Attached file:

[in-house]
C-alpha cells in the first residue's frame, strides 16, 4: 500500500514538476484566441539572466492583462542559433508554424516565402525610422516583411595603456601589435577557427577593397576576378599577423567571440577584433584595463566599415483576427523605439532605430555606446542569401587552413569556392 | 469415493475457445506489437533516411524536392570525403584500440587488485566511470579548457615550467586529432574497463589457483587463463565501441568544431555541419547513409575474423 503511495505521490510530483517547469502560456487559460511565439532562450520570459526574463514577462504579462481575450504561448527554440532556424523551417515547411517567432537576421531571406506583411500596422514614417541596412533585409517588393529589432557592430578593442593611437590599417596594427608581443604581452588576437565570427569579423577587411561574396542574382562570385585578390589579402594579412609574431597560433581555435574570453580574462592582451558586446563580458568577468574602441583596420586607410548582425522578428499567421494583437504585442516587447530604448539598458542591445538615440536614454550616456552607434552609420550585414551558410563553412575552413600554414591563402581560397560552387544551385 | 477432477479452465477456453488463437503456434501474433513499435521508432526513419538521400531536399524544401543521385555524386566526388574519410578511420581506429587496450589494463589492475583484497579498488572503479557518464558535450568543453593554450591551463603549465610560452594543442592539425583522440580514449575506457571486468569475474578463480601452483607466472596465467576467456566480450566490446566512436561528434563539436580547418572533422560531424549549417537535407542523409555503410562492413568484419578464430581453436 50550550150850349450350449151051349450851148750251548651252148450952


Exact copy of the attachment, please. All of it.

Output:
[in-house]
C-alpha cells in the first residue's frame, strides 16, 4: 500500500514538476484566441539572466492583462542559433508554424516565402525610422516583411595603456601589435577557427577593397576576378599577423567571440577584433584595463566599415483576427523605439532605430555606446542569401587552413569556392 | 469415493475457445506489437533516411524536392570525403584500440587488485566511470579548457615550467586529432574497463589457483587463463565501441568544431555541419547513409575474423 503511495505521490510530483517547469502560456487559460511565439532562450520570459526574463514577462504579462481575450504561448527554440532556424523551417515547411517567432537576421531571406506583411500596422514614417541596412533585409517588393529589432557592430578593442593611437590599417596594427608581443604581452588576437565570427569579423577587411561574396542574382562570385585578390589579402594579412609574431597560433581555435574570453580574462592582451558586446563580458568577468574602441583596420586607410548582425522578428499567421494583437504585442516587447530604448539598458542591445538615440536614454550616456552607434552609420550585414551558410563553412575552413600554414591563402581560397560552387544551385 | 477432477479452465477456453488463437503456434501474433513499435521508432526513419538521400531536399524544401543521385555524386566526388574519410578511420581506429587496450589494463589492475583484497579498488572503479557518464558535450568543453593554450591551463603549465610560452594543442592539425583522440580514449575506457571486468569475474578463480601452483607466472596465467576467456566480450566490446566512436561528434563539436580547418572533422560531424549549417537535407542523409555503410562492413568484419578464430581453436 50550550150850349450350449151051349450851148750251548651252148450952